Midwest56,553 (22.5)46,635 (21.0)9,918 (34.2)
  South132,115 (52.6)118,829 (53.5)13,286 (45.9)
 Hospital community description
  Urban123,227 (49.1)107,876 (48.6)15,351 (53.0)<0.001
  Rural44,159 (17.6)39,003 (17.6)5,156 (17.8)
  Suburban83,614 (33.3)75,154 (33.9)8,460 (29.2)
 Hospital profit type
  Private227,653 (90.7)201,552 (90.8)26,101 (90.1)<0.001
  Government8,747 (3.5)8,018 (3.6)729 (2.5)
  University14,600 (5.8)12,463 (5.6)2,137 (7.4)
Member of Council of Teaching Hospitals30,042 (12.0)25,626 (11.5)4,416 (15.2)<0.001
 Hospital level of service
  No catheterization services350 (0.1)350 (0.2)0 (0.0)<0.001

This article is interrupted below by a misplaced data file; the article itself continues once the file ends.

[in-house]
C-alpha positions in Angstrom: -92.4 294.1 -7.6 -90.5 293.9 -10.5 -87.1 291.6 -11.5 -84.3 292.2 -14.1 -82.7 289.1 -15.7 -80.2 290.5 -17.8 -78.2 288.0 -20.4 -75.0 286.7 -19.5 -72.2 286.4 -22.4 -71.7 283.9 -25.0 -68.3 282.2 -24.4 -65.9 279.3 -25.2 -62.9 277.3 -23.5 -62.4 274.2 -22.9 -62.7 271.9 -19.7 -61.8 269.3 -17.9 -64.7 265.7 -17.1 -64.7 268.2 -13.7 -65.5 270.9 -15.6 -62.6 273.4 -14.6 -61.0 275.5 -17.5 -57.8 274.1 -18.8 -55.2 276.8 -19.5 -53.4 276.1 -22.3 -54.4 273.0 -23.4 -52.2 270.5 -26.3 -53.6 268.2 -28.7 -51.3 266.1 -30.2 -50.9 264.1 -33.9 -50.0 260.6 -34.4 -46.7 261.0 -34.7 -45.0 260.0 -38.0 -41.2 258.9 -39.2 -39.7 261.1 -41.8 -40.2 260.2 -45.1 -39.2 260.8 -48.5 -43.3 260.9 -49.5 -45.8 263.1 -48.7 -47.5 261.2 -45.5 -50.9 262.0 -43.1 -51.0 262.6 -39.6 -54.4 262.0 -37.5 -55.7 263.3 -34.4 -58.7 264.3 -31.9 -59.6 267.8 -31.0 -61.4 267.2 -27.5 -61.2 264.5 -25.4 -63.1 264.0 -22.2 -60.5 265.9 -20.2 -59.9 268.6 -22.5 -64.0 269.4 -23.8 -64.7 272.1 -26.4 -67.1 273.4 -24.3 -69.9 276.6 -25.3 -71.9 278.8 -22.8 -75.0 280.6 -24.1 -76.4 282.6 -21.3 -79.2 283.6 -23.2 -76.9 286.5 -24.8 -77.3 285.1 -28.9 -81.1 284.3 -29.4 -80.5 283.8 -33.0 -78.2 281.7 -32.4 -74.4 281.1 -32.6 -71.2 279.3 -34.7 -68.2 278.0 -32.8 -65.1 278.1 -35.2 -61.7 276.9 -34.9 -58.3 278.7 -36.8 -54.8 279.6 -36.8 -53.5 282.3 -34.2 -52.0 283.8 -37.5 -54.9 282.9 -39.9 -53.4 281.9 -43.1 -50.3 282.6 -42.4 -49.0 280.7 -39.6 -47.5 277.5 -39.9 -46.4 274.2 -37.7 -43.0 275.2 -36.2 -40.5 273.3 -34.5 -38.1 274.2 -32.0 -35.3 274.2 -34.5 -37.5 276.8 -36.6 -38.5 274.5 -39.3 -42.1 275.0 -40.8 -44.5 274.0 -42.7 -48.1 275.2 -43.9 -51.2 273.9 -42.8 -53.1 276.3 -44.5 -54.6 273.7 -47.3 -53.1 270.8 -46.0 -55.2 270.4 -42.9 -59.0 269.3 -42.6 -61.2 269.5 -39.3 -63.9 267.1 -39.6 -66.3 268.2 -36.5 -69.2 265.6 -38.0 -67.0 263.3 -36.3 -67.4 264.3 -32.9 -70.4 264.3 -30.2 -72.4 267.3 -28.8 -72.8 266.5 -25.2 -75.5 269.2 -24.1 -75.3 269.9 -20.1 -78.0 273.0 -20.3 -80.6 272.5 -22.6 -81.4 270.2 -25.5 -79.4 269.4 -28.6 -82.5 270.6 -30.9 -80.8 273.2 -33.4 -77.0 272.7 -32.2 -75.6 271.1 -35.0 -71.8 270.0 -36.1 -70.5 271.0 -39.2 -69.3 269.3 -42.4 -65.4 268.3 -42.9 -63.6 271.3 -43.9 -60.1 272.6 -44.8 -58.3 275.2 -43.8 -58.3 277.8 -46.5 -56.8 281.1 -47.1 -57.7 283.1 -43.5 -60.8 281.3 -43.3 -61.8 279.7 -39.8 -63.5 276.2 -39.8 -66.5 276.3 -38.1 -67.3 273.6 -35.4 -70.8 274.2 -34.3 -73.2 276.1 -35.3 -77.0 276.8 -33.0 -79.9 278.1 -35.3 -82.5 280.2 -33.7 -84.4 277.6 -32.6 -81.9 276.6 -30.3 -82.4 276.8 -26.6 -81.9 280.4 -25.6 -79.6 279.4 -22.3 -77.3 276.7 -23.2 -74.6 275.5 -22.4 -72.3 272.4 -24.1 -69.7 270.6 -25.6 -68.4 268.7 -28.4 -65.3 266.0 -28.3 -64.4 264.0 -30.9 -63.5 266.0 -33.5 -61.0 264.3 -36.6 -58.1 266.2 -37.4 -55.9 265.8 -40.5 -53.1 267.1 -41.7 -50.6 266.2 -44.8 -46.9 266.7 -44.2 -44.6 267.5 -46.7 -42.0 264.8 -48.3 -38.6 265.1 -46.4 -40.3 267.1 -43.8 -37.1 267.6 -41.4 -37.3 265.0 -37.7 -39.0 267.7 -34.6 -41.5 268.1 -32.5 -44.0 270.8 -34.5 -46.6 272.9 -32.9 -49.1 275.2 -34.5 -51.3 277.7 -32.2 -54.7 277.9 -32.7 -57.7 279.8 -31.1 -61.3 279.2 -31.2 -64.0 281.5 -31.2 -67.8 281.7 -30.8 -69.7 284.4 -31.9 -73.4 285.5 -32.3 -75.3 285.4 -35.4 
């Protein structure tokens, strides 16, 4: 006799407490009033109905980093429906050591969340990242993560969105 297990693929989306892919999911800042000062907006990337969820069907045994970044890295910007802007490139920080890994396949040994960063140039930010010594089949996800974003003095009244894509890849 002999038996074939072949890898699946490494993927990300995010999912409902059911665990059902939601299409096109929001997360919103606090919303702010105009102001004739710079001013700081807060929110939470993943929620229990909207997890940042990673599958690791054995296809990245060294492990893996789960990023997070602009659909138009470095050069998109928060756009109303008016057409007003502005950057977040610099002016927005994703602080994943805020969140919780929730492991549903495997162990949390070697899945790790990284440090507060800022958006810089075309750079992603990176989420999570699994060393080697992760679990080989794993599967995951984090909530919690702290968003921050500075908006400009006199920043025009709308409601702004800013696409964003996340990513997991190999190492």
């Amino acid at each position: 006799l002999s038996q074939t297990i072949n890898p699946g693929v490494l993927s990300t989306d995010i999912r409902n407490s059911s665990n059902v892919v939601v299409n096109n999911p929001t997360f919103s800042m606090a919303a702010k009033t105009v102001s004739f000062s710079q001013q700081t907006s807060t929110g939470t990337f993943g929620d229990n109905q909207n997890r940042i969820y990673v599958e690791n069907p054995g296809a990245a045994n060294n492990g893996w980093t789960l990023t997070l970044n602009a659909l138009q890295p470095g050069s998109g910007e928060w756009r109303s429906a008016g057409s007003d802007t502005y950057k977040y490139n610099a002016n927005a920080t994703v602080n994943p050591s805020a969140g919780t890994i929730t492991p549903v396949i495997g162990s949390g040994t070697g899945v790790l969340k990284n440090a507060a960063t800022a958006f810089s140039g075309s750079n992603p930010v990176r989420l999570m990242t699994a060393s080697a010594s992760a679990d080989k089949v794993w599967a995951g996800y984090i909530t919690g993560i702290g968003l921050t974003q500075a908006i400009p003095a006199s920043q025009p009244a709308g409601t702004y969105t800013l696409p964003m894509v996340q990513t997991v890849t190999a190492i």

Diagnostic catheterization only1,151 (0.5)1,090 (0.5)61 (0.2)
  Diagnostic catheterization and PCI57,458 (22.9)51,476 (23.2)5,982 (20.7)
  Diagnostic catheterization, PCI, and cardiac surgery192,041 (76.5)169,117 (76.2)22,924 (79.1)
 Hospital total beds315 (209-475)313 (208-457)341 (217-558)<0.001
Cardiac status
 Time from arrival to initial ECG (among direct arrivals), min8 (5-15)8 (8-15)9 (5-16)0.11
 Symptom onset to arrival among direct presenters, h2.9 (1.3-8.0)2.9 (1.3-8.0)3.1 (1.3-8.6)<0.001
 Heart rate on admission, beats/min83.0 (71.0-97.0)83.0 (71.0-97.0)82.0 (71.0-96.0)<0.001
 Systolic BP on admission, mm Hg149.0 (131.0-170.0)149.0 (131.0-170.0)149.0 (131.0-169.0)0.25
 Acute heart failure24,480 (9.8)21,771 (9.8)2,709 (9.4)0.01
 Cardiogenic shock2,400 (1.0)2,177 (1.0)223 (0.8)<0.001
 Out-of-hospital cardiac arrest1,728 (0.7)1,533 (0.7)195 (0.7)0.74
Risk scores
 Risk score documented102,754 (40.9)90,254 (40.7)12,500 (43.2)<0.001